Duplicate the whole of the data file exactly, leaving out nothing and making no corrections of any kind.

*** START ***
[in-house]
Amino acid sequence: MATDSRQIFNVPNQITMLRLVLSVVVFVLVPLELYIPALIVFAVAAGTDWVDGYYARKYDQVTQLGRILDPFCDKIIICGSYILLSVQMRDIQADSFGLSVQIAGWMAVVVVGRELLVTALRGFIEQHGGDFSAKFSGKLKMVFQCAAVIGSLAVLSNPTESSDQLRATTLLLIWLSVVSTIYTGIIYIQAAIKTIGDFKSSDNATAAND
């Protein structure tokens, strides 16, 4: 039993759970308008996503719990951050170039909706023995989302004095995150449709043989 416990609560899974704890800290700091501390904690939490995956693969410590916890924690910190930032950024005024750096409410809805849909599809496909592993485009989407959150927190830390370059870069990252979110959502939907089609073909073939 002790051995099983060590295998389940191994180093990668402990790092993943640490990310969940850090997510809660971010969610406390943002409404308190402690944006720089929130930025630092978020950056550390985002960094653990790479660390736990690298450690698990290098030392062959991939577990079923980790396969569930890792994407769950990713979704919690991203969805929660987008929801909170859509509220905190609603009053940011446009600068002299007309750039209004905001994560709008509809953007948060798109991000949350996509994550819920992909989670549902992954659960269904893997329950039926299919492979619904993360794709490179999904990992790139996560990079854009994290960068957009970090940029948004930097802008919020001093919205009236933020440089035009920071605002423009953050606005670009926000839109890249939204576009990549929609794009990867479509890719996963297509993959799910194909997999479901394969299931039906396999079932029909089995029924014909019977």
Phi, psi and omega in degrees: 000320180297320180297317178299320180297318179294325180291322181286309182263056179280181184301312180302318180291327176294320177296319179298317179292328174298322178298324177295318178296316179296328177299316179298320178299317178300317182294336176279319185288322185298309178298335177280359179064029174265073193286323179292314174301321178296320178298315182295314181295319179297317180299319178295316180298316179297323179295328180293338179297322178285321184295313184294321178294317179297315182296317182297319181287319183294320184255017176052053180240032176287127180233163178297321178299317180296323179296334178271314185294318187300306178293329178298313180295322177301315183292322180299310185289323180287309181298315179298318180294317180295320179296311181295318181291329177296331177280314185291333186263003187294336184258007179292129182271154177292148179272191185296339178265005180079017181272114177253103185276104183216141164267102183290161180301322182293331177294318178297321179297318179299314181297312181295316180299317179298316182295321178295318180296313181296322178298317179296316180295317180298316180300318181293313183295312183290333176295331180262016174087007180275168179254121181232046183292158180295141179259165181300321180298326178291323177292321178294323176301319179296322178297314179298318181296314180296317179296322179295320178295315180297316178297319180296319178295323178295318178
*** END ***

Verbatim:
[in-house]
Amino acid sequence: MATDSRQIFNVPNQITMLRLVLSVVVFVLVPLELYIPALIVFAVAAGTDWVDGYYARKYDQVTQLGRILDPFCDKIIICGSYILLSVQMRDIQADSFGLSVQIAGWMAVVVVGRELLVTALRGFIEQHGGDFSAKFSGKLKMVFQCAAVIGSLAVLSNPTESSDQLRATTLLLIWLSVVSTIYTGIIYIQAAIKTIGDFKSSDNATAAND
């Protein structure tokens, strides 16, 4: 039993759970308008996503719990951050170039909706023995989302004095995150449709043989 416990609560899974704890800290700091501390904690939490995956693969410590916890924690910190930032950024005024750096409410809805849909599809496909592993485009989407959150927190830390370059870069990252979110959502939907089609073909073939 002790051995099983060590295998389940191994180093990668402990790092993943640490990310969940850090997510809660971010969610406390943002409404308190402690944006720089929130930025630092978020950056550390985002960094653990790479660390736990690298450690698990290098030392062959991939577990079923980790396969569930890792994407769950990713979704919690991203969805929660987008929801909170859509509220905190609603009053940011446009600068002299007309750039209004905001994560709008509809953007948060798109991000949350996509994550819920992909989670549902992954659960269904893997329950039926299919492979619904993360794709490179999904990992790139996560990079854009994290960068957009970090940029948004930097802008919020001093919205009236933020440089035009920071605002423009953050606005670009926000839109890249939204576009990549929609794009990867479509890719996963297509993959799910194909997999479901394969299931039906396999079932029909089995029924014909019977």
Phi, psi and omega in degrees: 000320180297320180297317178299320180297318179294325180291322181286309182263056179280181184301312180302318180291327176294320177296319179298317179292328174298322178298324177295318178296316179296328177299316179298320178299317178300317182294336176279319185288322185298309178298335177280359179064029174265073193286323179292314174301321178296320178298315182295314181295319179297317180299319178295316180298316179297323179295328180293338179297322178285321184295313184294321178294317179297315182296317182297319181287319183294320184255017176052053180240032176287127180233163178297321178299317180296323179296334178271314185294318187300306178293329178298313180295322177301315183292322180299310185289323180287309181298315179298318180294317180295320179296311181295318181291329177296331177280314185291333186263003187294336184258007179292129182271154177292148179272191185296339178265005180079017181272114177253103185276104183216141164267102183290161180301322182293331177294318178297321179297318179299314181297312181295316180299317179298316182295321178295318180296313181296322178298317179296316180295317180298316180300318181293313183295312183290333176295331180262016174087007180275168179254121181232046183292158180295141179259165181300321180298326178291323177292321178294323176301319179296322178297314179298318181296314180296317179296322179295320178295315180297316178297319180296319178295323178295318178